Have you ever been out on the trail and get cold because you simply did not pack the right clothes for the hike? I know I have. If this has happen to you then you should know that it was your insulation layer failing you. A good insulation layer can make or break a trip as far as being cold is concerned. With the right information you will be able to chose the best insulation layer for your layered clothing system so that you can be comfortable no matter what the temperature is. Continue reading to get this information. When choosing an insulation layer you should know what types of material you are choosing and how well they keep you warm in different situations.
Wool has the least warmth of the listed insulation materials listed here. It does not compress very well and is relatively expensive. Wool can also absorb a lot of water and get very heavy. When wet it will only retain a small percentage of warmth.
Fleece is much warmer than wool based on weight and does not itch. It also is much more hydrophobic than wool and has a wicking ability much the same as polyester. Fleece retains most of its insulating power when wet. All of this makes it a great choice in cold wet conditions. Being able to find it cheaper than any of the other listed materials here is an advantage also.
Synthetic Down insulates much better than wool or fleece but not as well as goose down. The down side is it does not insulate very well when wet but still better than goose down. It can compress down much better than wool or fleece but still not as well as goose down. One major fallback is it also does not have a good life span meaning it will not last as long as the other materials listed here.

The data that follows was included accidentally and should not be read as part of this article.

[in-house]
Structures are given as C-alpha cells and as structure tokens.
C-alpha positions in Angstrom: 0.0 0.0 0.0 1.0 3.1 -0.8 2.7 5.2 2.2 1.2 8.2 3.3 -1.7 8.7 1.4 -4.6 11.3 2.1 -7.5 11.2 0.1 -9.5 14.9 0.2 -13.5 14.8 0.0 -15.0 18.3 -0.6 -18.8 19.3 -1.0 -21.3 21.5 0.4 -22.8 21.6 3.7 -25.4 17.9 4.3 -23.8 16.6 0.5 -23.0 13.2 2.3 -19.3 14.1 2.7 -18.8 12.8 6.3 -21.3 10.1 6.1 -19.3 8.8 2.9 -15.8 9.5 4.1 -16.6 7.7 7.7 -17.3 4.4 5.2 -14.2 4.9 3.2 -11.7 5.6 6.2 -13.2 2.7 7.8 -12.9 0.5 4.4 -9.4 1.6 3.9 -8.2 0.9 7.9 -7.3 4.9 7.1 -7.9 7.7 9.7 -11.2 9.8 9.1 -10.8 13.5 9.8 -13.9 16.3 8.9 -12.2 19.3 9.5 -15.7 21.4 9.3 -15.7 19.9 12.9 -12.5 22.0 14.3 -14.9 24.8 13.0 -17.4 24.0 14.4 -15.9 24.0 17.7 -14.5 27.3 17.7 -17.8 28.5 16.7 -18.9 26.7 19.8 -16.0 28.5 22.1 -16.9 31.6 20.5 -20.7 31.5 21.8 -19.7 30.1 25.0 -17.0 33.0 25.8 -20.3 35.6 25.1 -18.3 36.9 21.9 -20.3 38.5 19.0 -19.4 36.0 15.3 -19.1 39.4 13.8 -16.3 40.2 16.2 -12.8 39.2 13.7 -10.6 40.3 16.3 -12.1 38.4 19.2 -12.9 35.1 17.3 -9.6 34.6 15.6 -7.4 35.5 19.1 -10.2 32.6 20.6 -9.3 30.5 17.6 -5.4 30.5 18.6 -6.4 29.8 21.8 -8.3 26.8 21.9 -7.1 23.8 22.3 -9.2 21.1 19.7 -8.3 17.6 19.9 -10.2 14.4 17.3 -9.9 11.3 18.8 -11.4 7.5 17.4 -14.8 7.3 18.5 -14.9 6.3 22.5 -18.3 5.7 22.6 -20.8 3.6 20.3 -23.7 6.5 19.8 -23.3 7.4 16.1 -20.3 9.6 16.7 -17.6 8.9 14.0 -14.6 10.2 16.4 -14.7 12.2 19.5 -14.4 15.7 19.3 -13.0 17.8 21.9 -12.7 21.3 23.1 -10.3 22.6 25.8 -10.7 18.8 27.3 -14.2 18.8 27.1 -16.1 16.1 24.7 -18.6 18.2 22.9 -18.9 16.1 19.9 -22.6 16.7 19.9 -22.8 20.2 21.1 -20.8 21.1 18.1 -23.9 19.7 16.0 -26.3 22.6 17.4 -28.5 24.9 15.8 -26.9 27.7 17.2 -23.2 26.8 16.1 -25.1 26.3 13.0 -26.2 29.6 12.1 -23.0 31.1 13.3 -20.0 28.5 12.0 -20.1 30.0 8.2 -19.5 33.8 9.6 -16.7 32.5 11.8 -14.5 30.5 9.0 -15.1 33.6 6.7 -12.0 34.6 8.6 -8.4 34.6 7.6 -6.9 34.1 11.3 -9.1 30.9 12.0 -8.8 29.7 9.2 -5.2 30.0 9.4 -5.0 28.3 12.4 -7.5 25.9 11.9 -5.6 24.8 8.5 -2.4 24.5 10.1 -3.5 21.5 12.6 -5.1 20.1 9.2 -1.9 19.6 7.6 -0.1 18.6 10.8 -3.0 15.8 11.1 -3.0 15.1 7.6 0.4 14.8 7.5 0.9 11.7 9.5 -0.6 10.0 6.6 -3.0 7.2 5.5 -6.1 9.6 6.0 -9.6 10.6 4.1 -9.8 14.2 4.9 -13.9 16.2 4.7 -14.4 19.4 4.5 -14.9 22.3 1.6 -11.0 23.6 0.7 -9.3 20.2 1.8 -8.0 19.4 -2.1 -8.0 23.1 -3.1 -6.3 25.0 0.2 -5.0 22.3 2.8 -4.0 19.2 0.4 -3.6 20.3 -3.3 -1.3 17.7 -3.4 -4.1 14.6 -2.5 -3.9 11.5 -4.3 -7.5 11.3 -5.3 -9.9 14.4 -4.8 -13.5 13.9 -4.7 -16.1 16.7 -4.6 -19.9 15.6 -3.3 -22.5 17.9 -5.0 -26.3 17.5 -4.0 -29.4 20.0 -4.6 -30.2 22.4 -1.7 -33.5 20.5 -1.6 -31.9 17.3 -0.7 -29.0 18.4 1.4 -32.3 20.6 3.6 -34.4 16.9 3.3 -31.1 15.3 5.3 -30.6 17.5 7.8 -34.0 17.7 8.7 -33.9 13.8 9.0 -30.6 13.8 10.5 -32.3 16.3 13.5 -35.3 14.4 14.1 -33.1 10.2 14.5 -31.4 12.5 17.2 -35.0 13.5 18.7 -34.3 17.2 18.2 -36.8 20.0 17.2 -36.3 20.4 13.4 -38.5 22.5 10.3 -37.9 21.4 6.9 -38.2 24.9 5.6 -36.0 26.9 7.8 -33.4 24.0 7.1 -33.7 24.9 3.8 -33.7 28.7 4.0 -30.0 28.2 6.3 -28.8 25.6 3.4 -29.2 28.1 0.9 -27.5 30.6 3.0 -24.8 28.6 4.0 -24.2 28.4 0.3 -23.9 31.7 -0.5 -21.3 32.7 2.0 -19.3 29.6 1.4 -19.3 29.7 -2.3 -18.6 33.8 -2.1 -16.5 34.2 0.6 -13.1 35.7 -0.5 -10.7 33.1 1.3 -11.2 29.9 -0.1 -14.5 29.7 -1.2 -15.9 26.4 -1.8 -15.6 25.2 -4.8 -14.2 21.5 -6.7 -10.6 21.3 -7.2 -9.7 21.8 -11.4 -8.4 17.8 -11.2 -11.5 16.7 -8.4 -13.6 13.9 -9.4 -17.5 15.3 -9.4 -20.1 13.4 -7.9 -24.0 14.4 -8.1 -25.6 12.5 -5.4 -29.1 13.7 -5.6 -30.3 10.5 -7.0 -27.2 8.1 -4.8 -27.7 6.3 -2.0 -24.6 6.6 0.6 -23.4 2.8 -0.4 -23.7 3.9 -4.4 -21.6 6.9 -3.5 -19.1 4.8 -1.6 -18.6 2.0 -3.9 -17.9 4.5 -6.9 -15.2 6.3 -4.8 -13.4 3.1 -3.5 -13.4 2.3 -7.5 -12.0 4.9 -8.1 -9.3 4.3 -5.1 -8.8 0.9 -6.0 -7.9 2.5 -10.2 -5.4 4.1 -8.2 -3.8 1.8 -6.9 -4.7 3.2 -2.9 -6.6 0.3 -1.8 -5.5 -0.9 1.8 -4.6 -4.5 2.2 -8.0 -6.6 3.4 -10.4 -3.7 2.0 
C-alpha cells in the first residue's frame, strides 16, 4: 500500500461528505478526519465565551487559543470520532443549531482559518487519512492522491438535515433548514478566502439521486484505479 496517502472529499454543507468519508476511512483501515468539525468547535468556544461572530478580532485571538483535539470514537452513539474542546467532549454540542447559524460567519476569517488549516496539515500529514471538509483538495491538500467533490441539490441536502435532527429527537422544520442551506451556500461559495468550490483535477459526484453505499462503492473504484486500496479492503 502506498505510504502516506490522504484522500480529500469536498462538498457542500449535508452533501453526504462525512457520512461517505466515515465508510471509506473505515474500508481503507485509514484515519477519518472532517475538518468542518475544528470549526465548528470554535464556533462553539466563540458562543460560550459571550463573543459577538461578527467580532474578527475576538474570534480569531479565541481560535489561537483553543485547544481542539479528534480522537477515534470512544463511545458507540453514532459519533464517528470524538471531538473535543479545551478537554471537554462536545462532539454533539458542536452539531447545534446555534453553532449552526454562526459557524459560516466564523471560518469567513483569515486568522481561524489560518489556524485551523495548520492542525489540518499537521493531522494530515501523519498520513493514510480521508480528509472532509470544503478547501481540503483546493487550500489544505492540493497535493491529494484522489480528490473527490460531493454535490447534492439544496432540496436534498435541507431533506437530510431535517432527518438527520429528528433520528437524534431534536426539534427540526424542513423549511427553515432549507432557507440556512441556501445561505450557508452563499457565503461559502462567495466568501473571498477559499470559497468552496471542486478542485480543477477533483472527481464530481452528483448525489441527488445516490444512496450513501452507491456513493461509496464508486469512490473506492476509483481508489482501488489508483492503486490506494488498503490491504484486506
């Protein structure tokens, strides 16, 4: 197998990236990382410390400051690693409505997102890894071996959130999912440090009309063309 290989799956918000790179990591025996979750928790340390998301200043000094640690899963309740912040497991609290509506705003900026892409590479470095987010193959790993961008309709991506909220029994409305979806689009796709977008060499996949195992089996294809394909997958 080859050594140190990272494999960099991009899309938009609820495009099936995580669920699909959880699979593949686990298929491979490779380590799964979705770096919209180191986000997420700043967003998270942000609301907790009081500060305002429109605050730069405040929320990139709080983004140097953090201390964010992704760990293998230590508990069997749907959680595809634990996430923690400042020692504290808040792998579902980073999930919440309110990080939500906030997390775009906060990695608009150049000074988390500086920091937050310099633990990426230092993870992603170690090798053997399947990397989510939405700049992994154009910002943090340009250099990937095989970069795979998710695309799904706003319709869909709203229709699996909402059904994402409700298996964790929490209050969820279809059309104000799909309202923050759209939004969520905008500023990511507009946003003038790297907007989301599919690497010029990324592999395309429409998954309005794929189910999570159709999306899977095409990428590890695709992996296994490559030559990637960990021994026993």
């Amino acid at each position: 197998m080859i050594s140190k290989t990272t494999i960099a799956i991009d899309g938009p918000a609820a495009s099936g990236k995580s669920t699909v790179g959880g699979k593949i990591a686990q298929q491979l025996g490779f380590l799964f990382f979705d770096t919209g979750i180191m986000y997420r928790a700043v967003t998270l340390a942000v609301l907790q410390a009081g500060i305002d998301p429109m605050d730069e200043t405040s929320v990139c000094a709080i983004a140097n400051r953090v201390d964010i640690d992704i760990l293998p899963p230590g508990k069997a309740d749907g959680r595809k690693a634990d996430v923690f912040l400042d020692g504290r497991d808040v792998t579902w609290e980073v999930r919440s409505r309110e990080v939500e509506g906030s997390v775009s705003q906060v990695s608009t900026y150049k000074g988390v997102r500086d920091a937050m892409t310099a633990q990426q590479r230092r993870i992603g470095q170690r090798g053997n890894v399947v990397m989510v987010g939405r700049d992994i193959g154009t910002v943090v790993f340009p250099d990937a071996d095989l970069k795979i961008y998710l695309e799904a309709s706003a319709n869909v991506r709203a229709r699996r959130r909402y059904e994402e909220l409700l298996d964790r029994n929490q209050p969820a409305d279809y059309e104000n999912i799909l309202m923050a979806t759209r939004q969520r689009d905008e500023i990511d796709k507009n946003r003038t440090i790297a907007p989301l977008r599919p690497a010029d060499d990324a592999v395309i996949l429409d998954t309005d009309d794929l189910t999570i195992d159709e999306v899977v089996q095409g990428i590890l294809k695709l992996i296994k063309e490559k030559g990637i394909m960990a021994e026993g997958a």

Goose down is the best material listed here for insulating power. With an estimated 50% higher insulating power over synthetic down it is a great choice for extreme cold. Goose down can compress down more than any of the listed materials here. It also will last much longer than synthetic down. It does however have its drawbacks. You do not want to get it wet because it will lose almost all of its insulating power when wet. It also can be quite expensive.
Things to Consider
If you are hiking then it is rare to be wearing your insulation layer. It is mostly worn when at rest and when at camp. If you find yourself wearing your insulation layer while hiking most of the time then you should probably look into getting a thicker base layer. Your insulation layer should be worn over your base layer and should be worn tight to your body so that it traps a layer of air in between it and your base layer. Having this layer of warm air will help you to stay warmer than having one thicker layer. This is why having multiple layers is so important in the cold. Now that you know how to stay warm in your insulating layer, you should stay much warmer on the trail with less effort. If you know a fellow hiker that could benefit from this article be sure to share this with them so that they too can benefit from it. You may also be interested in the next article in this series, How To Choose A Shell Layer And Stay Dry On The Trail.